For more information on the beliefs of the Wesleyan Church, click the following link: http://www.wesleyan.org/beliefs
The Wesleyan Church was founded in 1968 when the Wesleyan Methodist Church and the Pilgrim Holiness Church merged. The new denomination was shaped by the Wesleyan Methodists’ appreciation for structure combining with the Pilgrims’ entrepreneurial spirit.
The holy blaze in the hearts of Wesleyans caught fire in 18th century England with a Church of England priest, John Wesley, who called upon Christian believers to commit to a life of holiness and the study of God’s Word. Our name “Wesleyan” honors him.
Wesley was an outstanding Oxford scholar, yet regarded himself as “a man of one book,” the Bible. It was while studying the Bible that Wesley received assurance of his salvation through faith. It was the Bible that motivated his vision for offering Christ to the common people of England and which eventually led to the nation’s greatest spiritual revival.
Biblical truth inspired Wesley to develop a school for orphans, job programs and medical assistance for the poor, efforts to reform inhumane prisons and arguments for the abolition of slavery. Confidence in the Bible as “the only and sufficient rule for Christian faith and practice” (to use Wesley’s own words) remains a hallmark of The Wesleyan Church today.
It was in 1843 that our leaders organized to address social issues through The Wesleyan Methodist Connection of America. Wesleyans were one of the first denominations in America to ordain women and were at the forefront of giving laity significant roles in church leadership.
The movement spread like wildfire as passionate Wesleyans began to radically apply their faith to every area of their life and communities, leading to reformations in education, culture, and governments.
Wesleyan groups in both England and North America openly opposed slavery, called for women’s rights, and stood up against child labor atrocities.
This distinct call to holiness and witness bound Wesleyans together as a diverse family of multiple nationalities, races, languages, and cultures. Members of The Wesleyan Church continue to be catalysts for individual and social transformation.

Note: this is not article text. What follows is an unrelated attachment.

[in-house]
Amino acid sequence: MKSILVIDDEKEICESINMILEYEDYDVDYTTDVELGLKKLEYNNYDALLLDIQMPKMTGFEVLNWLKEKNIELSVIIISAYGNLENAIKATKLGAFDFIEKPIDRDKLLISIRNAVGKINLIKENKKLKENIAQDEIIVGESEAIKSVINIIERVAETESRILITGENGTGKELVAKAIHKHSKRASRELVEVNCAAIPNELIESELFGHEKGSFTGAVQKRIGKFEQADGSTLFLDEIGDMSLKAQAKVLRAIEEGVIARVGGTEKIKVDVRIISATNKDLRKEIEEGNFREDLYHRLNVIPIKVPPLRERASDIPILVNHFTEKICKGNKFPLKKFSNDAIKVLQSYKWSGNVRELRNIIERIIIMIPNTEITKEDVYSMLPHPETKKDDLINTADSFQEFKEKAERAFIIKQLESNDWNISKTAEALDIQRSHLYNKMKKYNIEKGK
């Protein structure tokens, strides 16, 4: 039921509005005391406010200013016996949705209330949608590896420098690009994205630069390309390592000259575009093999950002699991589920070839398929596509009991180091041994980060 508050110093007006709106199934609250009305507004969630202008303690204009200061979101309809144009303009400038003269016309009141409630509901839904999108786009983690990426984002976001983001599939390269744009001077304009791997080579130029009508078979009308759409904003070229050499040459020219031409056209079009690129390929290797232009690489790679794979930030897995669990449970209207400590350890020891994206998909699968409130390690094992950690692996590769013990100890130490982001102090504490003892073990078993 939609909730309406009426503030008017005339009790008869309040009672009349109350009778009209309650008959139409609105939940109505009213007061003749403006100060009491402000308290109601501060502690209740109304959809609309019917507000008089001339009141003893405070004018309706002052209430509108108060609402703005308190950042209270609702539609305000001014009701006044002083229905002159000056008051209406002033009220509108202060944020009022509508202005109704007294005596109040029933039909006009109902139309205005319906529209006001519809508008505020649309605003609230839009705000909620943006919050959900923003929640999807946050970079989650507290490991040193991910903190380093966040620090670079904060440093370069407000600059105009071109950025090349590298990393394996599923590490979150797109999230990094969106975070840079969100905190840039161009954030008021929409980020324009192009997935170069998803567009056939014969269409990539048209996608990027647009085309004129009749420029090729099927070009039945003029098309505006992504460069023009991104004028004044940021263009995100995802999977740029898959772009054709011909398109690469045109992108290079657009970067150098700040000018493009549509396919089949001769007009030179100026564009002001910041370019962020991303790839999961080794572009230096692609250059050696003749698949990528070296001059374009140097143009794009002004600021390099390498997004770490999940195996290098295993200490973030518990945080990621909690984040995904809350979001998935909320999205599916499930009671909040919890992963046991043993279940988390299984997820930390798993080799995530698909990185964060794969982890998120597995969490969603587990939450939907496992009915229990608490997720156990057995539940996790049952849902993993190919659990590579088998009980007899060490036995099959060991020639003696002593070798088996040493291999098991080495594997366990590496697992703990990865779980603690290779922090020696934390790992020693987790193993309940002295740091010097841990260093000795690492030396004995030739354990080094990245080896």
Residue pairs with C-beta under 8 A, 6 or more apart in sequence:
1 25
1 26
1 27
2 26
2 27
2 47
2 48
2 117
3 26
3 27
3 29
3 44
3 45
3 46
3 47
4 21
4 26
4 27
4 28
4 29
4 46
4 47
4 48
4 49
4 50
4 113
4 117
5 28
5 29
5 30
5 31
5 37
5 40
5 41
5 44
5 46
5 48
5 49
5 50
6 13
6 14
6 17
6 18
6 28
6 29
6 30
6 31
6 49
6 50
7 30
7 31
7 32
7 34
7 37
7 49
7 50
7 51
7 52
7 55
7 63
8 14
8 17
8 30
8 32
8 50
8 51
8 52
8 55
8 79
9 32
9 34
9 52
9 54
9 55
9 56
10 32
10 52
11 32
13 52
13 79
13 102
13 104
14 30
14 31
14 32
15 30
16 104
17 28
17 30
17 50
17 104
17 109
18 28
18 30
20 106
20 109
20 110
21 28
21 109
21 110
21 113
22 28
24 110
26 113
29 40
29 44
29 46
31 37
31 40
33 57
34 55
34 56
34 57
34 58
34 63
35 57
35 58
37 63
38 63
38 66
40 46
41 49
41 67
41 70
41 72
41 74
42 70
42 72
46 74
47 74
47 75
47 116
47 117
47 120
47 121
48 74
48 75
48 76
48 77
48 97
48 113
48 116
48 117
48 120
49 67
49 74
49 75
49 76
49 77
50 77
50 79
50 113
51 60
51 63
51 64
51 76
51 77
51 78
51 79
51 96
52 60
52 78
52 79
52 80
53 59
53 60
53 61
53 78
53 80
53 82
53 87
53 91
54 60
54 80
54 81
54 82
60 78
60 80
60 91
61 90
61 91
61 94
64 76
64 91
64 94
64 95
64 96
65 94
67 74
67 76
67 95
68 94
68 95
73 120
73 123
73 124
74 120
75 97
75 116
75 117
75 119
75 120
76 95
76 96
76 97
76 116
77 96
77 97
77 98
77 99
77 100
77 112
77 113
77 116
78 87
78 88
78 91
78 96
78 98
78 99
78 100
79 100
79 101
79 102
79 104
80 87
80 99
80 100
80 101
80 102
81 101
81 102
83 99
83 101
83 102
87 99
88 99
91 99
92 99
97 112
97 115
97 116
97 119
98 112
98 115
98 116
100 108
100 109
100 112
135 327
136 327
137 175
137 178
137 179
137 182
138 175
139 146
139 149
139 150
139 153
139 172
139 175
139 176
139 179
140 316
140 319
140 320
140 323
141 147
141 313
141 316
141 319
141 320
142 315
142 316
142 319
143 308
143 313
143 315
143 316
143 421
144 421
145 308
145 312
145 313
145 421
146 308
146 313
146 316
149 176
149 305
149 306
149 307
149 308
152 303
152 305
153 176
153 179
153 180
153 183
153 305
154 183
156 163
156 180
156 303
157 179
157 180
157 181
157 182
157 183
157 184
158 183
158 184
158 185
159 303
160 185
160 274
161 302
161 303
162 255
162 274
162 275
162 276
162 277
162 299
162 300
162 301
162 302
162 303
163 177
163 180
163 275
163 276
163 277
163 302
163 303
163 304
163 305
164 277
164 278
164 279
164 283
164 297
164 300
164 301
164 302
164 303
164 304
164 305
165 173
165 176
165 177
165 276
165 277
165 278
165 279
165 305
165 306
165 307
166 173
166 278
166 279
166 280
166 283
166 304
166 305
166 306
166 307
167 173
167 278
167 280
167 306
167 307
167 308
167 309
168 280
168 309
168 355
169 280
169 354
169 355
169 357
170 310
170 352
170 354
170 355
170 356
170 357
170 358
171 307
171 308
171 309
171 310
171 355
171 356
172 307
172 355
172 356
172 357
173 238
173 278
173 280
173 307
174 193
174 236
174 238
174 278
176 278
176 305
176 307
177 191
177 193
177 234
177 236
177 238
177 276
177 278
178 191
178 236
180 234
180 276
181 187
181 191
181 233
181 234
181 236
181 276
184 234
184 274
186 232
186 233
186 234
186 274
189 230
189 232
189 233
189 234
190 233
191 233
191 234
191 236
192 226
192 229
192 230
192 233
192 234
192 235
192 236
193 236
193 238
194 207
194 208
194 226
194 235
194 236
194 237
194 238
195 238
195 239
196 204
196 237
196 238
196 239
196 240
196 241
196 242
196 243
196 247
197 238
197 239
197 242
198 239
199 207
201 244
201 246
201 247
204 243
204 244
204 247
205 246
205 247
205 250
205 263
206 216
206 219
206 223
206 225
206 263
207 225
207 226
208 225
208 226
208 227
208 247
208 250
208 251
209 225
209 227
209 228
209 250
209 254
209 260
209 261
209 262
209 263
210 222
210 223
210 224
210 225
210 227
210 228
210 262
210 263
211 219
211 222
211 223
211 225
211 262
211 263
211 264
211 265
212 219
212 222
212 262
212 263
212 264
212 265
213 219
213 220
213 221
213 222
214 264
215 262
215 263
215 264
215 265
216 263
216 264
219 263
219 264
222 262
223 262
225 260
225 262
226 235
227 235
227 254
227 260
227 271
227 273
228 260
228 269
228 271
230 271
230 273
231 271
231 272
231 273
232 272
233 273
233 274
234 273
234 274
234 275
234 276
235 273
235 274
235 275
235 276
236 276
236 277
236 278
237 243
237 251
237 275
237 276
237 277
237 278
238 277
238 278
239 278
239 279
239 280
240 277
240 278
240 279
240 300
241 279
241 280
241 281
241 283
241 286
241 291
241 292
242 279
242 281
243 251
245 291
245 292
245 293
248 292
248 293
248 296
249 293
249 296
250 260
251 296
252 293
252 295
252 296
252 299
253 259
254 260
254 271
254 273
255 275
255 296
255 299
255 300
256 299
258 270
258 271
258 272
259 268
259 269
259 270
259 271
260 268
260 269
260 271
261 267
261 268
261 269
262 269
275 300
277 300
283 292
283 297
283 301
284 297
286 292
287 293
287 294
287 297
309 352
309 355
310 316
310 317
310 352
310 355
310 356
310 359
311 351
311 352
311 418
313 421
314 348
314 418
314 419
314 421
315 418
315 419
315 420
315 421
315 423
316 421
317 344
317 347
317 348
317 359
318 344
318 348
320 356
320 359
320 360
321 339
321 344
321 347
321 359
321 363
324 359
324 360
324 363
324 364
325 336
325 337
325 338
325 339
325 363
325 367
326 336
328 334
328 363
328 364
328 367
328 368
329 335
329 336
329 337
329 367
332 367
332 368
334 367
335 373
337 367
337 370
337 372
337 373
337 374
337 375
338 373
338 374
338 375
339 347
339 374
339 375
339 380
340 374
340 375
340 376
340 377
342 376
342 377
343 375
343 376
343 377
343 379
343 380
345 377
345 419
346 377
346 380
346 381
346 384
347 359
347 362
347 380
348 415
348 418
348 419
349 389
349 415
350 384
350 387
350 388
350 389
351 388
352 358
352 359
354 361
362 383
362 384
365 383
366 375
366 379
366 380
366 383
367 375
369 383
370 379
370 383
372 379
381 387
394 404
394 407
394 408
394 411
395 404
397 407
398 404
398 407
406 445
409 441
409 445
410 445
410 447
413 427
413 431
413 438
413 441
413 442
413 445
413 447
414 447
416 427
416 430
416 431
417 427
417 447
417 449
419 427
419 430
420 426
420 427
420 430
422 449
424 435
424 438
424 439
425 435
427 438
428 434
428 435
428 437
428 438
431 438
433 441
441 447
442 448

Learn more about our history in the Wesleyan archives.
July 8, 2014 The Kentucky-Tennessee District elected a new district superintendent on June 28. (wesleyan.org) Rev. Aaron Sherman had been serving as interim D.S. for the previous four months. Prior to that, he was assistant district superintendent of the KY-TN district for two years and president of the Maysville Wesleyan Camp. He was ordained in 2004. Rev. Sherman has pastored churches in New York, Ohio, and most recently in Louisville, Kentucky, for a total of eighteen years. Those churches have experienced spiritual revival and numerical growth along with multi-ethnic and social outreach in their Great Commission ministries. In addition to pastoral service, Rev. Sherman was employed as a psychiatric counselor for St. Mary's Health Care in Amsterdam, N.Y., and a social worker with Catholic Charities in Albany, N.Y. Dr. Harry Wood is a former General Superintendent of The Wesleyan Church and a long-time district superintendent in the Penn-Jersey and Chesapeake Districts. He has had a formal coaching relationship with Rev. Sherman for the last three months, during Rev. Sherman's interim leadership of the Kentucky-Tennessee District. In commenting on Saturday’s election, Dr. Wood said: The rise to leadership of Aaron Sherman has been orchestrated by God. I compare it to when the shepherd boy, David, was chosen by God and divinely prepared to give leadership to God's people. It is not surprising that Aaron has outstanding administrative skills. These were honed in secular settings. But his aptitude for the entire work of a district superintendent is remarkable. He has a humble, pastor's heart, yet he has a leader's grasp of the broader issues. He is capable of bringing loving resolution to thorny problems and has the necessary vision for seeing future possibilities for God's church. Rev. Sherman was raised in a parsonage in upstate New York and his family includes two brothers who are ordained ministers. He was called to preach at the age of six, was chaplain of a senior center at the tender age of fourteen, and was involved in teaching and evangelism as a young person in his church. Aaron met his wife and partner in ministry, Hannah, at church camp. She is originally from Northumberland, Penn. They have been married for fifteen years and are blessed to be the parents of four sons and one daughter: Ethan, Garrett, Ashden, Conner and Leanna.